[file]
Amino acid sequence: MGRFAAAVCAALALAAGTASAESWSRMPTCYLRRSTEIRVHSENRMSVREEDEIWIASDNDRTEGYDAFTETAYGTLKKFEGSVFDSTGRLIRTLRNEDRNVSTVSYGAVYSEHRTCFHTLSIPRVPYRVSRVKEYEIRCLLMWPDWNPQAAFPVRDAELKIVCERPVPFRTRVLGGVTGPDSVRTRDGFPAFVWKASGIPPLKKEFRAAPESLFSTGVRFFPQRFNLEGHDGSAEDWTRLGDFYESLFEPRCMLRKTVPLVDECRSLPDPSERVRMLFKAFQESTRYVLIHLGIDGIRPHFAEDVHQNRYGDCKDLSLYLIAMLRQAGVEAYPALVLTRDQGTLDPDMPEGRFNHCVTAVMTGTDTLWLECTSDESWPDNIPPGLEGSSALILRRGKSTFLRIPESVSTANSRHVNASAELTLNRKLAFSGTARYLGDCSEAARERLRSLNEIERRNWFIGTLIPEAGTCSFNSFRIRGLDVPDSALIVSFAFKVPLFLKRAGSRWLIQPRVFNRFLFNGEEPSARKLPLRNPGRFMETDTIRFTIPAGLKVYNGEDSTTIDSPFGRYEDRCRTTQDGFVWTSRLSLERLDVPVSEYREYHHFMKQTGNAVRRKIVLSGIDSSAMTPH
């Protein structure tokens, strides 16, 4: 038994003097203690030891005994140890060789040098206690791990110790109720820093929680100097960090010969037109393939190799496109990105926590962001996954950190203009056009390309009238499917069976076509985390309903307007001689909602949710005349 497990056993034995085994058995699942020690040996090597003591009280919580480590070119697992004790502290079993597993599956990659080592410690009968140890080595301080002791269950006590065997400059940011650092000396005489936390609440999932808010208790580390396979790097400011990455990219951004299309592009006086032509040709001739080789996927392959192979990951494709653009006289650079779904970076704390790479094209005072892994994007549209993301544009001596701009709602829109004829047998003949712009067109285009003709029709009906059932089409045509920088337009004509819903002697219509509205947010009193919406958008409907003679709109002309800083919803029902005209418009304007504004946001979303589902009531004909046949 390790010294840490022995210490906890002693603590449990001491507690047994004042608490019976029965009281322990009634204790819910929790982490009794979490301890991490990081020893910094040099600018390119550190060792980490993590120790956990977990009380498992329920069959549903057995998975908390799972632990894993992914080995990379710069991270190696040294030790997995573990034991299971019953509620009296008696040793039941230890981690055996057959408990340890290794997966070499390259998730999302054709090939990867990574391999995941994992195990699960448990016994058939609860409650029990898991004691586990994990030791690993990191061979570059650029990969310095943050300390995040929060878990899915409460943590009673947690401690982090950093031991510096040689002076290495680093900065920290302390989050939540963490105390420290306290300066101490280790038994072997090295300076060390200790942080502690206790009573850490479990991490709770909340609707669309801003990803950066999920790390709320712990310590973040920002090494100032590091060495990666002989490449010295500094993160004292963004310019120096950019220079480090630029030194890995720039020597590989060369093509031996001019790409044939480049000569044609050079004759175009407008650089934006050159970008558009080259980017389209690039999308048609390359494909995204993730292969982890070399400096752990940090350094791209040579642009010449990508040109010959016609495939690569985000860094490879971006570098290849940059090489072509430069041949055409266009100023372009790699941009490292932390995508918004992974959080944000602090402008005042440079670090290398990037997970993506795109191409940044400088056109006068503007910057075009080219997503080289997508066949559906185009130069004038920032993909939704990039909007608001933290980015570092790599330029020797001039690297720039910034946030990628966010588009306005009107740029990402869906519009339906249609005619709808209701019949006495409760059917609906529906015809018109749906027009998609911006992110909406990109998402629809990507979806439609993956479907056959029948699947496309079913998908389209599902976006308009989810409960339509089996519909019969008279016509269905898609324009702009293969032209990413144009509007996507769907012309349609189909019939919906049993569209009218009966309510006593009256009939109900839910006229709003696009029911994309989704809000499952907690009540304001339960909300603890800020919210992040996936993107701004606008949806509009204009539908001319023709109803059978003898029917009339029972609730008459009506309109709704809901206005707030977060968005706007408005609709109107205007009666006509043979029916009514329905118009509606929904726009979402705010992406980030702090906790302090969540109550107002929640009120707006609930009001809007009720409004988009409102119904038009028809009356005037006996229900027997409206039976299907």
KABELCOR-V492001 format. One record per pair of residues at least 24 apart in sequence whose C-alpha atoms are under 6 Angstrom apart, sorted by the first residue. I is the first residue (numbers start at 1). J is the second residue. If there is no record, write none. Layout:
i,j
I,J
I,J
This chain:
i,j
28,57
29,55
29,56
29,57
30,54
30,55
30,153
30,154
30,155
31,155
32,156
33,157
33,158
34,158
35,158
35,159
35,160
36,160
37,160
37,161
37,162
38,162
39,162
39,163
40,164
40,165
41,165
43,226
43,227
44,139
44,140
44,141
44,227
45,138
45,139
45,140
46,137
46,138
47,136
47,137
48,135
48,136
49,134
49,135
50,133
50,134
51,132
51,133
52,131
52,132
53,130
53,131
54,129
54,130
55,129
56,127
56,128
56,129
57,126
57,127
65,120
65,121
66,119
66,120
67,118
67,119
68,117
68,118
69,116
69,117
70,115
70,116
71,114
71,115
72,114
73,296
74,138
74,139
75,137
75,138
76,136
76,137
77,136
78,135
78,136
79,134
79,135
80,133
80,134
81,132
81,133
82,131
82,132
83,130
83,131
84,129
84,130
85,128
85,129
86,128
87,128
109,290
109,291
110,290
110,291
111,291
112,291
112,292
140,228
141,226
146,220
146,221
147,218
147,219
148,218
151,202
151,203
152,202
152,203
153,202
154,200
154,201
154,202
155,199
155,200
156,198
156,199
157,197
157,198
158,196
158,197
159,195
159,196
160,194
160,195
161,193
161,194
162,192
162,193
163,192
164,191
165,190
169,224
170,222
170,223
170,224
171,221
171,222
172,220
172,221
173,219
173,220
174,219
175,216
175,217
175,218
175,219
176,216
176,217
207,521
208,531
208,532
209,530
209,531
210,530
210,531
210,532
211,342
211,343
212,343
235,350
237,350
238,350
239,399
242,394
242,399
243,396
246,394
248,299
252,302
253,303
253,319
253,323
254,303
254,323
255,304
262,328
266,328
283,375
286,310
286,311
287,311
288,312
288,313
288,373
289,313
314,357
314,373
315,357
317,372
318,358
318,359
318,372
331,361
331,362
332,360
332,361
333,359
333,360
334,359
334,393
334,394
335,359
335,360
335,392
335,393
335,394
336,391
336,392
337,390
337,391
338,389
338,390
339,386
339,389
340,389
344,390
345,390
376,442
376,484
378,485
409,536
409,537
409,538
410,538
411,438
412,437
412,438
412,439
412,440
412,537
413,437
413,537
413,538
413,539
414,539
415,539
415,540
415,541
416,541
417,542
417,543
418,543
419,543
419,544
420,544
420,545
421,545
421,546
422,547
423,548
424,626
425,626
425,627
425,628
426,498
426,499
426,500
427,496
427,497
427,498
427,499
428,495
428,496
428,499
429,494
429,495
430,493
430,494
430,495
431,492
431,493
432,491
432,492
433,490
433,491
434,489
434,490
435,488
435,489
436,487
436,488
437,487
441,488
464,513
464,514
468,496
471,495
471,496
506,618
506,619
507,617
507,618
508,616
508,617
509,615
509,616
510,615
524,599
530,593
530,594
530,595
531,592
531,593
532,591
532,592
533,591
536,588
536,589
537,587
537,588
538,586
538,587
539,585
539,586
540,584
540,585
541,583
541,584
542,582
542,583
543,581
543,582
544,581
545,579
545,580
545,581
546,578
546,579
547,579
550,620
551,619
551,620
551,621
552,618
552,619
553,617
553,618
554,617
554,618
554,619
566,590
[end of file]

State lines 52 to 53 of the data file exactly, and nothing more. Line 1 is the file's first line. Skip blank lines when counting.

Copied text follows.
49,135
50,133